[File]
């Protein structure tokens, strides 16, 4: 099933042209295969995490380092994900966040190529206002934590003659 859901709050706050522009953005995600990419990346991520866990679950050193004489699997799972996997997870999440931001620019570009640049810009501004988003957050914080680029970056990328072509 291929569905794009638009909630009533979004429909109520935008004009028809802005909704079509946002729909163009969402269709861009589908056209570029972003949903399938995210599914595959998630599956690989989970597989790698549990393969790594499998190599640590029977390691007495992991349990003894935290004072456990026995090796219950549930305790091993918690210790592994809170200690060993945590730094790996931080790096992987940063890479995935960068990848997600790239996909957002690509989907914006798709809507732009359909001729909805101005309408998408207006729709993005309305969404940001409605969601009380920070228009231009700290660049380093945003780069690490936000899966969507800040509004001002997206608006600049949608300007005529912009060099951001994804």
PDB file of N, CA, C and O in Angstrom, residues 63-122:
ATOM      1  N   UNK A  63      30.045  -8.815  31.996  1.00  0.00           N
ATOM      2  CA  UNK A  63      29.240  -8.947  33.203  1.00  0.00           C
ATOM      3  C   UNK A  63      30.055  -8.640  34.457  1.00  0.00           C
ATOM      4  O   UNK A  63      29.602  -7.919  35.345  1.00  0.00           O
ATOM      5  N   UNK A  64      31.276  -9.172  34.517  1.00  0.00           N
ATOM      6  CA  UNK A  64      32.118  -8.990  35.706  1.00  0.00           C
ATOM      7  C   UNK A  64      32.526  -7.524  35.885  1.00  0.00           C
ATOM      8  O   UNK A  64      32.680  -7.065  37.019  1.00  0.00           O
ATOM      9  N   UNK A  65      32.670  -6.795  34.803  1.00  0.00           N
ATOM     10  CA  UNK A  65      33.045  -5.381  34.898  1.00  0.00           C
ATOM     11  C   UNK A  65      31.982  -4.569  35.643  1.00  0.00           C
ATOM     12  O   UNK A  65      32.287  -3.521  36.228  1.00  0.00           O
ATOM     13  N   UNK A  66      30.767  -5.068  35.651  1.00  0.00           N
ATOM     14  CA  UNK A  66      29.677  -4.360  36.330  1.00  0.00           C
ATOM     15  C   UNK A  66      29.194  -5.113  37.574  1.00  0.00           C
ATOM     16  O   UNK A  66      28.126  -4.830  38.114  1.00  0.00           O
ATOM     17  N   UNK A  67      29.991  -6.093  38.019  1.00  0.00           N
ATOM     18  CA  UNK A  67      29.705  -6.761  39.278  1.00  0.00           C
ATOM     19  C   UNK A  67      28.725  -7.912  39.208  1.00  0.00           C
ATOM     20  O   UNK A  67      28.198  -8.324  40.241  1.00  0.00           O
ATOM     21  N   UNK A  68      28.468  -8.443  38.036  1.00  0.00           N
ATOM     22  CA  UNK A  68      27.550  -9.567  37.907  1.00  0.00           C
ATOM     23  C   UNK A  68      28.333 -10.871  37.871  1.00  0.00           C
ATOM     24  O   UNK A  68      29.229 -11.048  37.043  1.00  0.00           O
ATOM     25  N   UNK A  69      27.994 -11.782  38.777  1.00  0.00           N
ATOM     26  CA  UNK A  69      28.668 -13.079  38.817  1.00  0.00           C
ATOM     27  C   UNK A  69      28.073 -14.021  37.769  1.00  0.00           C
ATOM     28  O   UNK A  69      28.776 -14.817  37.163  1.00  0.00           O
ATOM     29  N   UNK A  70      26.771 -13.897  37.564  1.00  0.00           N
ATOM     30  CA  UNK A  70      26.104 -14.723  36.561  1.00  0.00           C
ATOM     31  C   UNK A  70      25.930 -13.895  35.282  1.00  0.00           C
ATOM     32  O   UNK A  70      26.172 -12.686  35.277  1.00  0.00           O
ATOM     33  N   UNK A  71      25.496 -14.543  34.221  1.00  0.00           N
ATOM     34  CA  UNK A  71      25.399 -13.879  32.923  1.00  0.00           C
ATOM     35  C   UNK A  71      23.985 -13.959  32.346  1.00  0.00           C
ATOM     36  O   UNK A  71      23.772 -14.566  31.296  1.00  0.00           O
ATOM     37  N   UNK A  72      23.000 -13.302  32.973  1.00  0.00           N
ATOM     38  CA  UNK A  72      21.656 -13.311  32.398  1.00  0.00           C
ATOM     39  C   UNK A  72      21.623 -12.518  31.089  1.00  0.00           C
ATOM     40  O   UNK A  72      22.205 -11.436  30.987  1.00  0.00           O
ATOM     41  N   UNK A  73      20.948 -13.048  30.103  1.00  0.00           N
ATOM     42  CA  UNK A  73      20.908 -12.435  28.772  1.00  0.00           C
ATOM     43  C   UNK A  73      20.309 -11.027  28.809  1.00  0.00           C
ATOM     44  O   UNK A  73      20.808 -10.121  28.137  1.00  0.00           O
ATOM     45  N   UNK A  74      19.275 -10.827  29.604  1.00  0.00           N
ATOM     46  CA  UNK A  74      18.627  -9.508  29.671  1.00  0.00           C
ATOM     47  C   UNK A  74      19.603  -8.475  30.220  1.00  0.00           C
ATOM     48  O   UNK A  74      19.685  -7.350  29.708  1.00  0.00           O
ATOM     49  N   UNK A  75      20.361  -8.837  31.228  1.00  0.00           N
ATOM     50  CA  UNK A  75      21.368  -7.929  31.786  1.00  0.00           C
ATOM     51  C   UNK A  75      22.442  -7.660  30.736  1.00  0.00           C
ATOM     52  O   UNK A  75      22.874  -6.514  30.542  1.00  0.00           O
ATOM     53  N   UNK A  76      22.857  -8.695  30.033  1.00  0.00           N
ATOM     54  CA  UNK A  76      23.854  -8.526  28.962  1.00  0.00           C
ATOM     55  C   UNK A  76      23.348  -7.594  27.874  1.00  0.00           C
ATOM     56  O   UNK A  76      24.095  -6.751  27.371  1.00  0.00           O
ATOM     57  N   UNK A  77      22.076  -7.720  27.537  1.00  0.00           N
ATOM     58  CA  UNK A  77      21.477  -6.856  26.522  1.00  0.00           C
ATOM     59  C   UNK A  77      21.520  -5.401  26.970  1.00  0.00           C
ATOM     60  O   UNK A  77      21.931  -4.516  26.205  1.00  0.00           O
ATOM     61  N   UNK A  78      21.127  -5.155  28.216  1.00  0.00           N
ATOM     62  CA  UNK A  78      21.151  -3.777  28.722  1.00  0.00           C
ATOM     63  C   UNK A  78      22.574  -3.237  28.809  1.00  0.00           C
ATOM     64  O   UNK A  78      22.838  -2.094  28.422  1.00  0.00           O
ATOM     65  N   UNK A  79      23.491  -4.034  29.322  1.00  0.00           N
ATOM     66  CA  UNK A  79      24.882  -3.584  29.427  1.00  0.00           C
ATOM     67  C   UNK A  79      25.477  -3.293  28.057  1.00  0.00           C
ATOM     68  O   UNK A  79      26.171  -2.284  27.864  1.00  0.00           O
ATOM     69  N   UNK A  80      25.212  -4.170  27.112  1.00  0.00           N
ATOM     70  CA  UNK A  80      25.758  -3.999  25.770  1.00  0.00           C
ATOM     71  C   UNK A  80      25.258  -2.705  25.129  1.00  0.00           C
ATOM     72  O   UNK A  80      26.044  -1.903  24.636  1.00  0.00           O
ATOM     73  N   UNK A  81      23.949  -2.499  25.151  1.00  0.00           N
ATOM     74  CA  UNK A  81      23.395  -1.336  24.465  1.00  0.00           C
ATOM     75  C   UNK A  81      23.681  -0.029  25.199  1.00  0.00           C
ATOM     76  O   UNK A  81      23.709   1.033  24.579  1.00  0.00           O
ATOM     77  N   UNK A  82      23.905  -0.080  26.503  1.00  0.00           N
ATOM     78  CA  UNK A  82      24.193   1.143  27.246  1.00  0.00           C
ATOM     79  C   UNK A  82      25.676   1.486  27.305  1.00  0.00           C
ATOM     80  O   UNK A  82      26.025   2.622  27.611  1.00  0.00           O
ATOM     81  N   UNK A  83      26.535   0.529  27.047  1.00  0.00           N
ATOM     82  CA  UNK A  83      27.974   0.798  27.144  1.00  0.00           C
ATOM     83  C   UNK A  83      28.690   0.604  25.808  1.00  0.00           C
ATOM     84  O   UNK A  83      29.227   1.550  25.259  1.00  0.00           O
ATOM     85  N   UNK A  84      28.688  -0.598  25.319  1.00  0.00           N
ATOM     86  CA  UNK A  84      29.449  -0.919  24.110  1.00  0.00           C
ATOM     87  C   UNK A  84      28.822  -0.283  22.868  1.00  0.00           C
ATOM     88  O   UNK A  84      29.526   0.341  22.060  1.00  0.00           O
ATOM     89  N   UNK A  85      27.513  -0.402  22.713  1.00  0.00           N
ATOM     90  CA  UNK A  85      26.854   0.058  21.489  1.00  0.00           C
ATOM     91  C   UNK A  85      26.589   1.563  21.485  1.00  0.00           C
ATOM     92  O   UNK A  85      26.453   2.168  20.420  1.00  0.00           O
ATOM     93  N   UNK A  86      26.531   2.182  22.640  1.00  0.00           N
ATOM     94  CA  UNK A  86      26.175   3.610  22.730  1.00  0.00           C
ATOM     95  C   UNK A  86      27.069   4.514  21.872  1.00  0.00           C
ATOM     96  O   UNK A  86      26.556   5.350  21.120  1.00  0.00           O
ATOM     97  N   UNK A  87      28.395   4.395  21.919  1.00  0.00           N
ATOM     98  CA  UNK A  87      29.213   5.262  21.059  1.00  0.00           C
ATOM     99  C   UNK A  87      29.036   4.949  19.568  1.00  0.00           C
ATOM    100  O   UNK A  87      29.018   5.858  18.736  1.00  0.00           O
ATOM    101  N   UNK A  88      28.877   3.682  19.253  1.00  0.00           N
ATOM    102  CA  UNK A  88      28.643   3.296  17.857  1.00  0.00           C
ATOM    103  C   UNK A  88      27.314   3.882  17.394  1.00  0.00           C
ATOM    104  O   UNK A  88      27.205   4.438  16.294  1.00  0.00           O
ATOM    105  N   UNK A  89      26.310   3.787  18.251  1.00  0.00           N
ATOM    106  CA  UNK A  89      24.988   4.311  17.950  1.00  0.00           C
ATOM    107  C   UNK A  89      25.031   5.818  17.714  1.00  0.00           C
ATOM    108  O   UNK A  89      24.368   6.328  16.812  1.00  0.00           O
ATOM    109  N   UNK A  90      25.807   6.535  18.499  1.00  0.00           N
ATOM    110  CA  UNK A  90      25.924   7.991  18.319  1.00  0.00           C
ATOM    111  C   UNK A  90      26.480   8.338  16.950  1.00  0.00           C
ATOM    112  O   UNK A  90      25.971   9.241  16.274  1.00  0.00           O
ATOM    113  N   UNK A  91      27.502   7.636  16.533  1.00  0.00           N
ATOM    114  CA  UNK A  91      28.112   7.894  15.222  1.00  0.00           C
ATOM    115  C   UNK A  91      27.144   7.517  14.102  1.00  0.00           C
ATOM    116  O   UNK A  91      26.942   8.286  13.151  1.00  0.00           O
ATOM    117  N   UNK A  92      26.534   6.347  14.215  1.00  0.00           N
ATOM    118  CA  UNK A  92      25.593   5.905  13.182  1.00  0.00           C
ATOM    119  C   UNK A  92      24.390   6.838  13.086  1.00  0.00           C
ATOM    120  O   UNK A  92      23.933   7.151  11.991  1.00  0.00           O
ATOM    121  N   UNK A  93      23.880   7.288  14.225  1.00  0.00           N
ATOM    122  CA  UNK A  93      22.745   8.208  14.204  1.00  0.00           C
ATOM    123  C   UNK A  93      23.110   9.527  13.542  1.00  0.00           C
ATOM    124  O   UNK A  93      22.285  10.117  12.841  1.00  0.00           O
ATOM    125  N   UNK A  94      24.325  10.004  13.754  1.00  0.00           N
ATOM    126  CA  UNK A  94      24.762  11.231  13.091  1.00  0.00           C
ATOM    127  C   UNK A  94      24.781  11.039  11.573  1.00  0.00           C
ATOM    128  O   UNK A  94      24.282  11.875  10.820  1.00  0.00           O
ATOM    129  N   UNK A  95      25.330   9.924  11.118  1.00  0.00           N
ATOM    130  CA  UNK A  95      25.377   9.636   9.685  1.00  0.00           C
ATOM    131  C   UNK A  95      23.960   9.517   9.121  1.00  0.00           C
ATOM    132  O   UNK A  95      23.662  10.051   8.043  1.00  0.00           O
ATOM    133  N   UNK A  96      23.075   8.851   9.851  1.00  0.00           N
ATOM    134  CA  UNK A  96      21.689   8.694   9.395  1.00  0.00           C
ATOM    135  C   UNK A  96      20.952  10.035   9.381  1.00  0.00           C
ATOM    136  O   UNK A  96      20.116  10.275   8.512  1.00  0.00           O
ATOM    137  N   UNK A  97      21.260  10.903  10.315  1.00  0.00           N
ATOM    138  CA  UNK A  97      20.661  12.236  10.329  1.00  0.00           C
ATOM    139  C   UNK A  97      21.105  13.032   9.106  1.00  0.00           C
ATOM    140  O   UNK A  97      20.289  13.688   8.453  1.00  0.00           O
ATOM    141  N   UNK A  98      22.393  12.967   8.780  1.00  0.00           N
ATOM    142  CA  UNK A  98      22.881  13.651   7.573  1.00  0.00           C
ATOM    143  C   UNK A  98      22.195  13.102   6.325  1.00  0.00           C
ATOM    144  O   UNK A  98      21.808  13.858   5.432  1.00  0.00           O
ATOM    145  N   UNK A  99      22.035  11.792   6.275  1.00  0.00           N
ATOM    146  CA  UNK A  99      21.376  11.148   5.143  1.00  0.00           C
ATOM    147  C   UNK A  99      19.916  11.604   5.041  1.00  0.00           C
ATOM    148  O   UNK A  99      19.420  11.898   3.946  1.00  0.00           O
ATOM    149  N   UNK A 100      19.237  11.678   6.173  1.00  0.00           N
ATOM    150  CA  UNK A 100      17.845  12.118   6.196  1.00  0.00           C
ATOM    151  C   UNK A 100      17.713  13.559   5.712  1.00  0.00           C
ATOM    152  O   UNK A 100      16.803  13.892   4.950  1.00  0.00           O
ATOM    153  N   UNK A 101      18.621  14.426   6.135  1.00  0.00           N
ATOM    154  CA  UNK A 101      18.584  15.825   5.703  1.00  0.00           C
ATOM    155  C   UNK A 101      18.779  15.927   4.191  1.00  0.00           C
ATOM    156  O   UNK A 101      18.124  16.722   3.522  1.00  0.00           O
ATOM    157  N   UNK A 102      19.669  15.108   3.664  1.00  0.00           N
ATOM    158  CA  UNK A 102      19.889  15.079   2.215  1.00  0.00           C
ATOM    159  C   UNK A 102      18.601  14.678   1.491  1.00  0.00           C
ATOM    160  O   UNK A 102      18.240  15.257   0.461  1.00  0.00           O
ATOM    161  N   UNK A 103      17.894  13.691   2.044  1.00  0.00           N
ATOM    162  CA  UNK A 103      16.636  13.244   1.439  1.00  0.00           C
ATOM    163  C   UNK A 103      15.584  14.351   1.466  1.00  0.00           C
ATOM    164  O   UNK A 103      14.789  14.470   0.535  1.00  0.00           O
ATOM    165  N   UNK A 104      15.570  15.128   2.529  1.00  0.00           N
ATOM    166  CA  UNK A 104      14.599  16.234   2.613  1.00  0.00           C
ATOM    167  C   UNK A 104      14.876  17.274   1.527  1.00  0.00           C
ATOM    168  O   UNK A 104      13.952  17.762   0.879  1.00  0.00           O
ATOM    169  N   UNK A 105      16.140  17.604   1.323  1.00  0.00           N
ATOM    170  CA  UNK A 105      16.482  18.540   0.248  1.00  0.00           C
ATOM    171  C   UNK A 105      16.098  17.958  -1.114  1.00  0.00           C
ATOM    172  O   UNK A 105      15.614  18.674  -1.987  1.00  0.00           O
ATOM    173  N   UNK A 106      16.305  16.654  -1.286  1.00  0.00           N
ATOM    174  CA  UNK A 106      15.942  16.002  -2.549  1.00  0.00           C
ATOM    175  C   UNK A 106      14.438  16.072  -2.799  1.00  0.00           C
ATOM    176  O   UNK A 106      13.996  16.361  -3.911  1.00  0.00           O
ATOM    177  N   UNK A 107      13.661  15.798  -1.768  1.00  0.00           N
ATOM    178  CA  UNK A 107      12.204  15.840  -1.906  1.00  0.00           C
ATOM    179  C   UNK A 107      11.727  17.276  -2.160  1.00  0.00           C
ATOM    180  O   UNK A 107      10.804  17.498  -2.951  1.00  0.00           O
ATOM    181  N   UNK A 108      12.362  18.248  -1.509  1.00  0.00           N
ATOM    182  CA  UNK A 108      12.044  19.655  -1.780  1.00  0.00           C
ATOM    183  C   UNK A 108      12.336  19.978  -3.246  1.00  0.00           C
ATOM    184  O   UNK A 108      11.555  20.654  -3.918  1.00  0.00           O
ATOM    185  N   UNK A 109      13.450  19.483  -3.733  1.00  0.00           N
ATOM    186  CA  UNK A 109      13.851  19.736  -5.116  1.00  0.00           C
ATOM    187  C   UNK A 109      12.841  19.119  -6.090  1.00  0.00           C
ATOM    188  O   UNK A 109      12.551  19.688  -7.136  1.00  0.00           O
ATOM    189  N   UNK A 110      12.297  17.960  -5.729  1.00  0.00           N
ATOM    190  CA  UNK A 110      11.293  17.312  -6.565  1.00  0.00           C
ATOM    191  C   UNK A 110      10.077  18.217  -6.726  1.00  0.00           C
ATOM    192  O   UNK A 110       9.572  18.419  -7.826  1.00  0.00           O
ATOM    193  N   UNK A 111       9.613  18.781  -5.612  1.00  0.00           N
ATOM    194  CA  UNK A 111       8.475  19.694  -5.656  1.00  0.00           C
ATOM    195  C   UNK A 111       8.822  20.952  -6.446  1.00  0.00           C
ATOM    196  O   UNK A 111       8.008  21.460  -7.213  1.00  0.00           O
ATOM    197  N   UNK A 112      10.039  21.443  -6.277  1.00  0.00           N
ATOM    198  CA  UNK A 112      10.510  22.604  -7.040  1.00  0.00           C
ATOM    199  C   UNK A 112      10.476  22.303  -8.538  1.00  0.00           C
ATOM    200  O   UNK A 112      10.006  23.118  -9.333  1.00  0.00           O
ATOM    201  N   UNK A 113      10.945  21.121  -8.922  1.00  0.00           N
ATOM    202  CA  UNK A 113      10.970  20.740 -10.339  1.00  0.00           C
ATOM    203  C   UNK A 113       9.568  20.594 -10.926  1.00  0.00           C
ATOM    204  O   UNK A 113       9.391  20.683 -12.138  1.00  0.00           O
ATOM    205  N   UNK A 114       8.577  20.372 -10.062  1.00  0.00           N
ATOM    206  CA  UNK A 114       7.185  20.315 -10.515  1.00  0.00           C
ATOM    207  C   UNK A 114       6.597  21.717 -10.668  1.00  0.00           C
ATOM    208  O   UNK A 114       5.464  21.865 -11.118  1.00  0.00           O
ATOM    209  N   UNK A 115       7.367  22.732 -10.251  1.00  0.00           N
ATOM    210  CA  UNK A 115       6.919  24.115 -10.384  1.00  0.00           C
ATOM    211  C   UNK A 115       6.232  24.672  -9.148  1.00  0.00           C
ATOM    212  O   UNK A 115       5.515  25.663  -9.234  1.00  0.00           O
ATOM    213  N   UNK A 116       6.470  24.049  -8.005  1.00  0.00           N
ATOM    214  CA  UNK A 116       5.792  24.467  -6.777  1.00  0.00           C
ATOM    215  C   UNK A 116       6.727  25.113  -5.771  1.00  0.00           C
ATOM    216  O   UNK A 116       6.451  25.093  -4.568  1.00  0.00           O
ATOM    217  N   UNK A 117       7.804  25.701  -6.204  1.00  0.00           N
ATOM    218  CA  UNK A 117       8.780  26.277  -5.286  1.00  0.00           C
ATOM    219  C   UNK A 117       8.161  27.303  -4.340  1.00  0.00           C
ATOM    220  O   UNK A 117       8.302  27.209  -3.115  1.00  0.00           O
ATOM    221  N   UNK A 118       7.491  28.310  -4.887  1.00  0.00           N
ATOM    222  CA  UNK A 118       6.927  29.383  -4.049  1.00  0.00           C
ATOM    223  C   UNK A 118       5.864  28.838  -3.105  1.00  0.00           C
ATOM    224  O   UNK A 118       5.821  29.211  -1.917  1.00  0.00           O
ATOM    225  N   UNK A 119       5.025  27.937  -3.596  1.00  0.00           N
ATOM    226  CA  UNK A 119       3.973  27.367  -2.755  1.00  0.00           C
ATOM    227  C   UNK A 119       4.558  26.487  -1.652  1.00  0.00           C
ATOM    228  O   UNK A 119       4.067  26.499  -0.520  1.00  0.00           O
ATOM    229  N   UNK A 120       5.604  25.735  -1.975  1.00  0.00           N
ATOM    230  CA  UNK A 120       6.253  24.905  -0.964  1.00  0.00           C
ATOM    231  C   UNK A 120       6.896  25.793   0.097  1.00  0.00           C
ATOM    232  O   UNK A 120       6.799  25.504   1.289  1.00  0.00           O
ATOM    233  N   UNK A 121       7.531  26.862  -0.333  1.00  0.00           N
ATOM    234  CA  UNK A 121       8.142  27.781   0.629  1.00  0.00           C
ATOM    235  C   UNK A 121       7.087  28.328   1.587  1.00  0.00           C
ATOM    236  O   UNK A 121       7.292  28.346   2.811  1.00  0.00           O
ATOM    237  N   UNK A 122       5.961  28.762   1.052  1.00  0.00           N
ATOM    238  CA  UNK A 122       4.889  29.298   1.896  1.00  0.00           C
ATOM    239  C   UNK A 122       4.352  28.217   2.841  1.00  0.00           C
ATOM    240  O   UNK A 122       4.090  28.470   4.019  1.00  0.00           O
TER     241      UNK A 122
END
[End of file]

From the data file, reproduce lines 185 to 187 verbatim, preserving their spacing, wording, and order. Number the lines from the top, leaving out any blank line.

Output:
ATOM    183  C   UNK A 108      12.336  19.978  -3.246  1.00  0.00           C
ATOM    184  O   UNK A 108      11.555  20.654  -3.918  1.00  0.00           O
ATOM    185  N   UNK A 109      13.450  19.483  -3.733  1.00  0.00           N